is about security,” John Delury, a professor at Yonsei University in
Seoul, told the BBC last September. Under Obama,
the United States tread carefully and refrained from any direct action against
Kim’s regime. As a member of the United Nations Security Council, the
U.S. helped increase sanctions against North Korea following its September
2016 nuclear test. Despite condemnation from the U.N. and the West, Kim has
shown no willingness to halt his country’s weapons program.

China could play a significant role in motivating Pyongyang to
reverse course. The country has continued to trade with North Korea, and
Chinese companies provide up to 40 percent of the foreign currency the North
uses to trade internationally. Direct action presents major difficulties as the
South Korean capital, Seoul, lies just 35 miles from the North’s border and
within easy striking distance of the country’s non-nuclear artillery. It’s also
unclear whether strikes could effectively target the North’s program, as
infrastructure is spread across the country and in some cases lies underground. 

The U.S. reportedly was engaged in more covert
operations. Sanger and his colleague William Broad reported last March that the
Obama administration had been working to sabotage North Korea’s missile program for years with
cyber operations. Such initiatives, the pair wrote, may have derailed
components inside the missiles either before or
shortly after they were launched.

In
the longer term of dealing with North Korea, there are three serious options
that the Trump administration can take: stay militarily firm, withdraw and
return home, or seek reunification on our terms. Nothing the North Koreans can
do will hurt us directly, without imperiling their own survival. So, just barricade
off the North to prevent nuclear smuggling, improve our own missile defenses,
and work to stabilize the tensions. Let North Korea continue to struggle, while
they are isolated and poor. Time favors the United States. Kim Jung-Un will
never know when we might develop some super-weapon or key intelligence enablers
that could strip away his security and secrecy, rendering him and his regime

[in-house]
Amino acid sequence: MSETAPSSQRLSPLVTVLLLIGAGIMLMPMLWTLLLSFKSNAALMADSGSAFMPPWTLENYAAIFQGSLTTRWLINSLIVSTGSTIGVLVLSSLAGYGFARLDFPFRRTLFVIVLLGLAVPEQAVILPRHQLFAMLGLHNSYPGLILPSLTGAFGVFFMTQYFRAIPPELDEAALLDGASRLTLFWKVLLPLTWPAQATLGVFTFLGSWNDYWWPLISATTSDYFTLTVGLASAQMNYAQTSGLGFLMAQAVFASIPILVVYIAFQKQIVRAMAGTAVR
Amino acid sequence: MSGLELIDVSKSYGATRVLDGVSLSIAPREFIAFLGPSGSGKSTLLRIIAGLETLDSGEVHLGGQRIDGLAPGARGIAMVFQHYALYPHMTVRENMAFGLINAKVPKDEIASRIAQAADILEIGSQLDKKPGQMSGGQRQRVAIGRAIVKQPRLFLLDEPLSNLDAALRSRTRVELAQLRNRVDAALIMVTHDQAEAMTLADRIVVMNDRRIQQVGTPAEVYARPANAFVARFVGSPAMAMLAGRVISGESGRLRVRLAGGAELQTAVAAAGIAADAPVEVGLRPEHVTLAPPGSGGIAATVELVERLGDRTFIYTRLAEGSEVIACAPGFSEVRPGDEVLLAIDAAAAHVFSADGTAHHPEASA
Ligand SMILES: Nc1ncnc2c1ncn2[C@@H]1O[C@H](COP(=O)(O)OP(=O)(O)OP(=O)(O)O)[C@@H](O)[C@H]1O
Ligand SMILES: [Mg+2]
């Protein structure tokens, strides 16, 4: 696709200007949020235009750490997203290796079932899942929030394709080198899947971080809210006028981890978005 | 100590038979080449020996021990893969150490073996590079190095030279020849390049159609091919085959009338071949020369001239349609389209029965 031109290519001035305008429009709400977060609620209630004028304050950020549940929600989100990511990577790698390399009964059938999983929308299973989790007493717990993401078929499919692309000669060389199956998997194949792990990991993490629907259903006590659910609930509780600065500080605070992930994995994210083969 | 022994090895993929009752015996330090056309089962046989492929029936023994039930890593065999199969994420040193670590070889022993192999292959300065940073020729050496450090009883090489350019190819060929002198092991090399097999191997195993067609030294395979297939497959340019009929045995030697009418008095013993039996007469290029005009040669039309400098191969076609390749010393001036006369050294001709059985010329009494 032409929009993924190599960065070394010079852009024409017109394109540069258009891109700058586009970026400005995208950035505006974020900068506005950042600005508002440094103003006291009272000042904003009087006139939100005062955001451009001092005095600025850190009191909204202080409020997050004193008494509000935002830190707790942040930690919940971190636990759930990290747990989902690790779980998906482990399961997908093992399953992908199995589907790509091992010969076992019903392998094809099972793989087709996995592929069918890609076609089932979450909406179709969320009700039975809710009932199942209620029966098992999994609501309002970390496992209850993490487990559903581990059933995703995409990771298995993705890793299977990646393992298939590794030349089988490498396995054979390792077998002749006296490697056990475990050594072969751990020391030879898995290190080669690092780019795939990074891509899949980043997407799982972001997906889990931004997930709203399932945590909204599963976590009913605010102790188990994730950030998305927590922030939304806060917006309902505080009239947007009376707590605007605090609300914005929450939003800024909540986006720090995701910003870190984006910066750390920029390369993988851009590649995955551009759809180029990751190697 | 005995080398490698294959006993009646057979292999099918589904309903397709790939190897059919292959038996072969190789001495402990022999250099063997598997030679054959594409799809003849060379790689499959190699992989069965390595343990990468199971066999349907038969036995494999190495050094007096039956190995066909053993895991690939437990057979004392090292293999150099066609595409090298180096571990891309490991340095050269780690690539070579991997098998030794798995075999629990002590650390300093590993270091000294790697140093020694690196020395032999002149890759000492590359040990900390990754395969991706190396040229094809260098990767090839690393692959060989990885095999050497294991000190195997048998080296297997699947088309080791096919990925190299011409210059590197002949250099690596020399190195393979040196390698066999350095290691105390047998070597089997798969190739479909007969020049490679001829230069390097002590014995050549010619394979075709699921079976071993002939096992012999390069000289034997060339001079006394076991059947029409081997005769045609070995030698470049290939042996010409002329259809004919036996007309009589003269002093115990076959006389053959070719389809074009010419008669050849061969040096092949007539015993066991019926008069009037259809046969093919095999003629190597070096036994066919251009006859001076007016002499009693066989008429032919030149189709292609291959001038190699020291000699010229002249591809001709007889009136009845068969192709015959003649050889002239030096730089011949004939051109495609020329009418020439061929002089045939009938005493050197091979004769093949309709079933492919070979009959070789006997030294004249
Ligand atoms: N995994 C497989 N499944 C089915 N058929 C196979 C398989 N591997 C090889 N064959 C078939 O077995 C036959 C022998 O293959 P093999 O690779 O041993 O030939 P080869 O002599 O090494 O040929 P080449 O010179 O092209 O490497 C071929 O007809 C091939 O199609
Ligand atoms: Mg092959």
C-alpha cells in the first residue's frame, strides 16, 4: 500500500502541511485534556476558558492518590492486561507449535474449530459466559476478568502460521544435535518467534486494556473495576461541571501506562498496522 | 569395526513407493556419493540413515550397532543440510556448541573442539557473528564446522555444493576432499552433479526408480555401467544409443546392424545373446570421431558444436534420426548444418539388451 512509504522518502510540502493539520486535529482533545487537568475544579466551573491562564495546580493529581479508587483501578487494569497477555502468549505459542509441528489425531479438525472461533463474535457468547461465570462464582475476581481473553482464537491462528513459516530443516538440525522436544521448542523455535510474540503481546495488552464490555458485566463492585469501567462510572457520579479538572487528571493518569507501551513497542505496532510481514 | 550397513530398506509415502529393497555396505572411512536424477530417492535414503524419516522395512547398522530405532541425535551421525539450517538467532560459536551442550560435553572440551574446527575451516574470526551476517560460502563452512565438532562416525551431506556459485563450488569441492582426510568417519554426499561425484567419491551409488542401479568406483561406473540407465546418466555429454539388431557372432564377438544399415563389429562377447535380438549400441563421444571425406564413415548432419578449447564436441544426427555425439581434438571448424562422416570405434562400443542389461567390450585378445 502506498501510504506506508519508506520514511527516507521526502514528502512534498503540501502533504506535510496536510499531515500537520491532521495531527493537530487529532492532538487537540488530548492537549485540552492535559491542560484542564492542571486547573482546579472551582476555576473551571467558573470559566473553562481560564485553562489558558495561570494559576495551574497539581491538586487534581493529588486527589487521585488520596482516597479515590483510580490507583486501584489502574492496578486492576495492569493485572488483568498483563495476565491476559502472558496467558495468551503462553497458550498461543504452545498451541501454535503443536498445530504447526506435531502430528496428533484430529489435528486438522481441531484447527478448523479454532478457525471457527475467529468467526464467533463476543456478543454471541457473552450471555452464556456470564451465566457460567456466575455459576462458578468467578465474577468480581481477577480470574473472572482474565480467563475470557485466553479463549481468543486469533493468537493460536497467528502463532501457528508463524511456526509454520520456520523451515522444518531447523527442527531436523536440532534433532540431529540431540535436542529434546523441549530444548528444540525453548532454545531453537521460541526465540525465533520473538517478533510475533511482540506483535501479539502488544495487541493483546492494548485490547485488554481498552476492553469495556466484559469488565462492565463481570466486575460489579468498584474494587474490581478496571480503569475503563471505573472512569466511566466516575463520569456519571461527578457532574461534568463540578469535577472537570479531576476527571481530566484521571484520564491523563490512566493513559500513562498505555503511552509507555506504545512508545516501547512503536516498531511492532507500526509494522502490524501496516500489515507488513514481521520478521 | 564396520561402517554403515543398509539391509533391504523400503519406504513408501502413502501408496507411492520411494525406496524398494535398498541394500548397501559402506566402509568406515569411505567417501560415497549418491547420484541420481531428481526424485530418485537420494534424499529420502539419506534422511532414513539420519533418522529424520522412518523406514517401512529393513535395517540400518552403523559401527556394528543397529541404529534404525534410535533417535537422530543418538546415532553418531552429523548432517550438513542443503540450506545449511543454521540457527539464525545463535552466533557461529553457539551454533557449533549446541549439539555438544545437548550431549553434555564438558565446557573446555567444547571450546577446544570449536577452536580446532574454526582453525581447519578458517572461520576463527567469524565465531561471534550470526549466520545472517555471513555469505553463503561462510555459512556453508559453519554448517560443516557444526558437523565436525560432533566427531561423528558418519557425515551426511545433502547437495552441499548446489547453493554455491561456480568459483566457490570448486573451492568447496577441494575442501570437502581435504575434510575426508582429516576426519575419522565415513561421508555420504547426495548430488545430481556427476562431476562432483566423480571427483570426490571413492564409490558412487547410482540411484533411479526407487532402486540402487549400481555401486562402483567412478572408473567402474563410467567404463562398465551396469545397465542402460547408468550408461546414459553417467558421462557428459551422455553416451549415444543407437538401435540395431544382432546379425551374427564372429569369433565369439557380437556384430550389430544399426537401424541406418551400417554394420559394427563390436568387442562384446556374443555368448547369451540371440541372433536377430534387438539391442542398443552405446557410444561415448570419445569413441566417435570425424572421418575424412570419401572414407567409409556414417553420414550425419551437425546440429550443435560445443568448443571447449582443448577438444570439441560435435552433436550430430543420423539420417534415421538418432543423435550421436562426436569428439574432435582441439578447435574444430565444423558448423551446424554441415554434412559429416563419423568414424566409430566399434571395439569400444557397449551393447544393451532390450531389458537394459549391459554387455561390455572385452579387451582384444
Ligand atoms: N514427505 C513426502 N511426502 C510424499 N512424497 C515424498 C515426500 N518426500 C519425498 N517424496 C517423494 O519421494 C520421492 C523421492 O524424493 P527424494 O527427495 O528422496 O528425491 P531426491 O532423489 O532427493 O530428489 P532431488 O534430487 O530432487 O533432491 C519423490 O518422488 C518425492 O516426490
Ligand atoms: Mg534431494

vulnerable in a way it currently isn’t. We
need a long-term strategy to stabilize and reduce tension on the Korean
Peninsula – and we should resist the urge to seek an immediate solution,
whether through bluster or economic destruction of the North.

The one new
wrinkle appears to be that the Administration will seek to forcefully hold China
responsible for North Korean provocations. Some senior U.S. officials are
threatening to severely penalize any Chinese banks doing business with North
Korea and to imitate the kinds of economic approaches and international
coalitions successfully brought to bear on Iran under the Obama Administration.

Although Beijing continues its calls for regional negotiations, the presidential
team should correctly counter that two decades of multi­lateral diplomacy have
failed to contain the North. It is arguable that China must do more to keep Kim
Jong-Un underfoot or at least at heel.

But Chinese
assertiveness, North Korean provocations, Japanese anxieties and South Korean
political turmoil are swirling dangerously across Northeast Asia. Normally,
uneasiness there would prompt key Asian players to look to the U.S. for
steadiness.

Yet a more
dominant Chinese role in Korea carries with it other risks. American leadership
is still seen as vital to the stability and prosperity of the entire region,
the cockpit of the global economy. This is why even with lousy options, all the
options look better with the U.S. deeply engaged in the dangerously evolving
Korean equation.